Re: Joining points of ListPlot

*To*: mathgroup at smc.vnet.net*Subject*: [mg117289] Re: Joining points of ListPlot*From*: Antonio Mezzacapo <ant.mezzacapo at gmail.com>*Date*: Mon, 14 Mar 2011 05:58:53 -0500 (EST)

Ok now you've got the point, Michael. Yeah I was wondering if there was a smart way to achieve the result without writing an explicit algorithm to separates the curve, also because I have many of these arrays and I don't want my separating procedure to be very specific case-dependant. I guess I should not use Joined this time, it looks too complicated, and it doesn't worth the effort. Thank you anyway Antonio 2011/3/13 Michael Stern <nycstern at gmail.com> > Antonio, > > If I understand the data and what you want to achieve, you have data from > four separate functions that have been mixed together and you want to > separate the data and graph it, with each function colored differently. This > seems to be complicated by the facts that (1) it looks as though you may > have your data arranged in {dependent variable, independent variable} pairs, > the opposite of what would usually be the case, (2) some of the independent > variables are complex numbers, and (3) you have a nonsense number in the > list ( {}[400]). > > I'd remove the nonsense number by hand, then use the Select[] command to > separate the data for the four curves, using Selection criteria that you are > going to have to determine by plotting equations against the same axes as > your data. Once you have them separated you can graph them in any colors you > want. > > Sorry I can't do this four you, but it's going to take a bit of time. > > Send any follow-up to me directly. > > Thanks, > > Michael > > > > On Mar 13, 2011, at 12:40 PM, Antonio Mezzacapo wrote: > > Here's an example of my data. See that from one array one gets different > functions that i want to join separately. Try to join all the points and it > will do weird things. > > Antonio > > 2011/3/13 Michael Stern <nycstern at gmail.com> > >> The functional form was in the third example only to generate sample data. >> The plotting function worked perfectly for that sample data, and should work >> for your data as well. If you will share some of your data, I can be more >> explicit. What does your array look like? For example, is it {{function 1 >> point 1, function 2 point 1},{function 2, point 2, function 2 point 2} . . . >> } or is it {{function 1 point 1, function 1 point 2 . . . }, {function 2 >> point 1, function 2 point 2 . . . }}. Either one is easily handled, but you >> can't expect us to be psychic. >> >> Michael >> >> >> >> >> On Mar 13, 2011, at 11:17 AM, Antonio Mezzacapo wrote: >> >> Tha problem is that all points are on the same array, and I don't know the >> functional form they have, so i can't separate the two arrays like you did >> in your third example. >> It's like having Sin and Cos points on the same array, but they are not >> Sin and Cos, and I don't know their analytic form! >> >> AM >> >> 2011/3/13 Michael Stern <nycstern at gmail.com> >> >>> Can you provide an example of your data? Sorting by the independent >>> variable should give you the results you want, as in my third example. >>> >>> MS >>> >>> Sent from a mobile device. >>> >>> On Mar 13, 2011, at 8:24 AM, Antonio Mezzacapo <ant.mezzacapo at gmail.com> >>> wrote: >>> >>> Thank you for answering. >>> >>> I don't have any functional form of this points. I have only this array >>> of points. Points on this array should be distributed *like* two >>> crossing functions as Sin[x] and Cos[x], but I don't know the functional >>> form of these functions. >>> >>> All that I have is an array of points! >>> Because of the fact that these points distribute on the x-y cartesian >>> plane like two crossing functions, I cannot use "joined->true" because it >>> gives me strange results. >>> >>> Thank you >>> Antonio >>> >>> 2011/3/13 Michael Stern < <nycstern at gmail.com>nycstern at gmail.com> >>> >>>> Antonio, >>>> >>>> Some points of your question are unclear, but perhaps this will cover >>>> all relevant cases. >>>> >>>> 1. If you have functions, the simplest way is: >>>> >>>> Plot[{Sin[x], Cos[x]}, {x, 0, 2*Pi}] >>>> >>>> 2. You refer to "joined points," however, which suggests that you may be >>>> dealing with lists of points rather than functions. If so, you can do the >>>> same thing as follows: >>>> >>>> (* creating the two lists *) >>>> s1 = Table[Sin[x], {x, 0, 2*Pi, .1}]; >>>> c1 = Table[Cos[x], {x, 0, 2*Pi, .1}]; >>>> >>>> (* plot *) >>>> ListPlot[{s1, c1}, Joined -> True] >>>> >>>> >>>> 3. You refer to the points not being ordered, from which I take that one >>>> or both of the lists of plots has cartesian coordinates, not ordered by the >>>> independent variable. In this case, you can use Sort or SortBy to put them >>>> in order. >>>> >>>> (* creating two cartesian lists, neither of which is 'ordered' by the >>>> definition above *) >>>> s2 = RotateLeft[Table[{x, Sin[x]}, {x, 0, 2*Pi, .1}]]; >>>> c2 = RotateRight[Table[{x, Cos[x]}, {x, 0, 2*Pi, .1}]]; >>>> >>>> (* plot by sorted versions of these unordered lists *) >>>> ListPlot[{SortBy[s2, First], SortBy[c2, First]}, Joined -> True] >>>> >>>> >>>> Does that help? >>>> >>>> Michael >>>> >>>> >>>> On Mar 13, 2011, at 6:25 AM, Antonio Mezzacapo wrote: >>>> >>>> > Hi, >>>> > here's my problem: >>>> > >>>> > I have an array of data depicting two crossing functions (let's say >>>> like >>>> > Sin[x] and Cos[x]). How can I arrange them and make a joined points >>>> plot, >>>> > that joins only points belonging to the same function? >>>> > I remember you that the points of the two crossing functions are on >>>> the same >>>> > array and they are non-ordered. >>>> > >>>> > Thank you >>>> > >>>> > Antonio Mezzacapo >>>> > >>>> >>>> >>> >> >> > <AntonioListPlot.txt> > >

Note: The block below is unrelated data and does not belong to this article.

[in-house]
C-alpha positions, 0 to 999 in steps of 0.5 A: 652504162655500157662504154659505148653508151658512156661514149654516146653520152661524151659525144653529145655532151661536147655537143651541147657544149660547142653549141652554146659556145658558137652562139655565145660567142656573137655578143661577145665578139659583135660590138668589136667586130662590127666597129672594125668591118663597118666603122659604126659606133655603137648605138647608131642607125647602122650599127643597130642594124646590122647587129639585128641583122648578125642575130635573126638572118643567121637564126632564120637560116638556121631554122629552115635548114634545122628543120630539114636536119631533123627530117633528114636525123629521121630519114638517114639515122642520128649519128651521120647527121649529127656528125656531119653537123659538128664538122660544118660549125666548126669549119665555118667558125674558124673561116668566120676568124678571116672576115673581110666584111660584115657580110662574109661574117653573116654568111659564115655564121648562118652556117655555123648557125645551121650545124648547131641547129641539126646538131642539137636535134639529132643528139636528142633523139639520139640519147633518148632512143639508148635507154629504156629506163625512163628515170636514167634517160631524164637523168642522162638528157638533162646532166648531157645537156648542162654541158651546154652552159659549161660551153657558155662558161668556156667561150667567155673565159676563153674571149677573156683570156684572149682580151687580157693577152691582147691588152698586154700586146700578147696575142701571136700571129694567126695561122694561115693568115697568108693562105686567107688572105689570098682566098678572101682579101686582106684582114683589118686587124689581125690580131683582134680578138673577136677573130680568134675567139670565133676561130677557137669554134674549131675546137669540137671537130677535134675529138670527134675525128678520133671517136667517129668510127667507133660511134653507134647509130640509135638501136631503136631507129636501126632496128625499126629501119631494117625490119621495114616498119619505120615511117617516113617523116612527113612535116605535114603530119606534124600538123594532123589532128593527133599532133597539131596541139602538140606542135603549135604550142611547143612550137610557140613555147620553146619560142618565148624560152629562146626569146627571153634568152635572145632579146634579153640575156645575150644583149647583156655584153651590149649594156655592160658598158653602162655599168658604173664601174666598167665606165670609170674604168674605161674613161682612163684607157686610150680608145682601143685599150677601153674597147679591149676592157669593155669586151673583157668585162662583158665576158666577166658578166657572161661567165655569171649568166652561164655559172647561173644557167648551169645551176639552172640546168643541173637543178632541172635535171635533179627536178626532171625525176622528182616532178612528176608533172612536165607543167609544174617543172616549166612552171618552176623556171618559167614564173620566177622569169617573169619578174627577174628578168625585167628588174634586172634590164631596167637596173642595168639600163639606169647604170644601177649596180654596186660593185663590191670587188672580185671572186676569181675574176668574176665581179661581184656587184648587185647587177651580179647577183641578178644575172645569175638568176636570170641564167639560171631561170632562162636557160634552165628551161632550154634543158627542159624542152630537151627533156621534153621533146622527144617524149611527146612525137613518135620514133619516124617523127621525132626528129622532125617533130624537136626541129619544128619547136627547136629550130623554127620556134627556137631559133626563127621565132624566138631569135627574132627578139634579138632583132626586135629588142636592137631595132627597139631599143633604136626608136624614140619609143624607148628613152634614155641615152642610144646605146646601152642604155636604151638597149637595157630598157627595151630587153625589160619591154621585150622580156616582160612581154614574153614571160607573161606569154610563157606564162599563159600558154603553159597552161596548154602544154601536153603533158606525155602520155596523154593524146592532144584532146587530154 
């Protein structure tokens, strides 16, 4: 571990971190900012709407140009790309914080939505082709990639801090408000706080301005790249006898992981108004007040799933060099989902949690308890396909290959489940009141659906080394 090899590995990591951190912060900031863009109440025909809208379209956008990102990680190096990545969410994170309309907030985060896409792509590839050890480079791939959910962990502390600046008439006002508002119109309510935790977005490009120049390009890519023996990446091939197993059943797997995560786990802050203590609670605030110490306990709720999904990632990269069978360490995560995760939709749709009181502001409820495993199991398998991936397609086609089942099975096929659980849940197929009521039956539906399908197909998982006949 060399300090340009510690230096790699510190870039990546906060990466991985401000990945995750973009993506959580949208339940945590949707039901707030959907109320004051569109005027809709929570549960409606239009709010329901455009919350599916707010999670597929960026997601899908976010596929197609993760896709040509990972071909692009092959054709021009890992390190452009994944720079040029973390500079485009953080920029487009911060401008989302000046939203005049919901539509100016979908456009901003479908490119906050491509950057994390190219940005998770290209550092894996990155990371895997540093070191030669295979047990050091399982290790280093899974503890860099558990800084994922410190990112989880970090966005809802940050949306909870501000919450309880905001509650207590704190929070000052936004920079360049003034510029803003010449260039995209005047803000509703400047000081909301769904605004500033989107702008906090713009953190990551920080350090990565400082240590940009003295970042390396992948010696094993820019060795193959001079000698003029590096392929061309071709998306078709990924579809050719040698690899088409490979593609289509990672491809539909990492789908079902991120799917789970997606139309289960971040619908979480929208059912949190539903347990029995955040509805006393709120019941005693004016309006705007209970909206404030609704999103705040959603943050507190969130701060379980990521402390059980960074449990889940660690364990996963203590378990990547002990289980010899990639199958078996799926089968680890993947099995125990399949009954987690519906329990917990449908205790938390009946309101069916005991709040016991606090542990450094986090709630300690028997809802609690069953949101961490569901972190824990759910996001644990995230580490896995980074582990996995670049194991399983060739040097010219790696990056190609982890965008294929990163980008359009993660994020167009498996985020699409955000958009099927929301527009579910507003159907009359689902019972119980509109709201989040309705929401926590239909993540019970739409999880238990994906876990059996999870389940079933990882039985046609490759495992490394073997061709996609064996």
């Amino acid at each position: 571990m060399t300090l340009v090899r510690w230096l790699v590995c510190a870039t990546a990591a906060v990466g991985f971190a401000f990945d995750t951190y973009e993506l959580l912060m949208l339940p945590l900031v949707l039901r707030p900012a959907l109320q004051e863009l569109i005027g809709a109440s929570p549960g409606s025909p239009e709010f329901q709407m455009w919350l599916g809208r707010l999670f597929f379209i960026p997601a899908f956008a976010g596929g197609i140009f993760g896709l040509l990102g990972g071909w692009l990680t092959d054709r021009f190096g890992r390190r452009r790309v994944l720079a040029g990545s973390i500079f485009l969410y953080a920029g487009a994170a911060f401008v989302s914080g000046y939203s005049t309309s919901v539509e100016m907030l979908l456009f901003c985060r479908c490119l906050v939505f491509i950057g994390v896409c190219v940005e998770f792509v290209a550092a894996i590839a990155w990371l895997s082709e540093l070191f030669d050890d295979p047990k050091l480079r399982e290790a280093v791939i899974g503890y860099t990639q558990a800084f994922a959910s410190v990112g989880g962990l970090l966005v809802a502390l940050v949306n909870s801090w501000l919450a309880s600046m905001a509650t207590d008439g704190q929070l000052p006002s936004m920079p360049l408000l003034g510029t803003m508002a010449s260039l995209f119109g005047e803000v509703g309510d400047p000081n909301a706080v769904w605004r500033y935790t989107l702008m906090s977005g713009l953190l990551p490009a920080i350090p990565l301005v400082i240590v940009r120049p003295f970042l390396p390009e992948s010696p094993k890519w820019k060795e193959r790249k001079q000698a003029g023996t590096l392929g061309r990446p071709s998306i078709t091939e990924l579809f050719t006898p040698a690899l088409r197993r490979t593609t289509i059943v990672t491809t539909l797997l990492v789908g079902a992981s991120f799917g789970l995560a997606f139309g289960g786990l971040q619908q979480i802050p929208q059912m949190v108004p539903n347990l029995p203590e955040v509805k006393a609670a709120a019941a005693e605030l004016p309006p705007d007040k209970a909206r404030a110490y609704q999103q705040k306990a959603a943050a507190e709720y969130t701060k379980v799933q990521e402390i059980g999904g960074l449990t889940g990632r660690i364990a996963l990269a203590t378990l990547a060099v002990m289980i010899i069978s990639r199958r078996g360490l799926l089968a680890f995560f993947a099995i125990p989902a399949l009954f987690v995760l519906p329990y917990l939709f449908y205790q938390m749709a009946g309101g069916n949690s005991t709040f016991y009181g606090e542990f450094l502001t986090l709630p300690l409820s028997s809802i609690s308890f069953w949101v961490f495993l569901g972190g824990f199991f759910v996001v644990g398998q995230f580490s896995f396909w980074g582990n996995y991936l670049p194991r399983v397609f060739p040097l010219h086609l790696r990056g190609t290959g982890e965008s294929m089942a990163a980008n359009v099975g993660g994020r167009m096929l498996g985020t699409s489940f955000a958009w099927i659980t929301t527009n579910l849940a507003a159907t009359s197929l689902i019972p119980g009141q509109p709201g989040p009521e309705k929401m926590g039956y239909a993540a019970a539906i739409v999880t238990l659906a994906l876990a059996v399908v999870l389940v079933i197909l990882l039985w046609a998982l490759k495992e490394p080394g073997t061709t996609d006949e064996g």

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**Re: Joining points of ListPlot**

**Re: Joining points of ListPlot**

**Re: Joining points of ListPlot**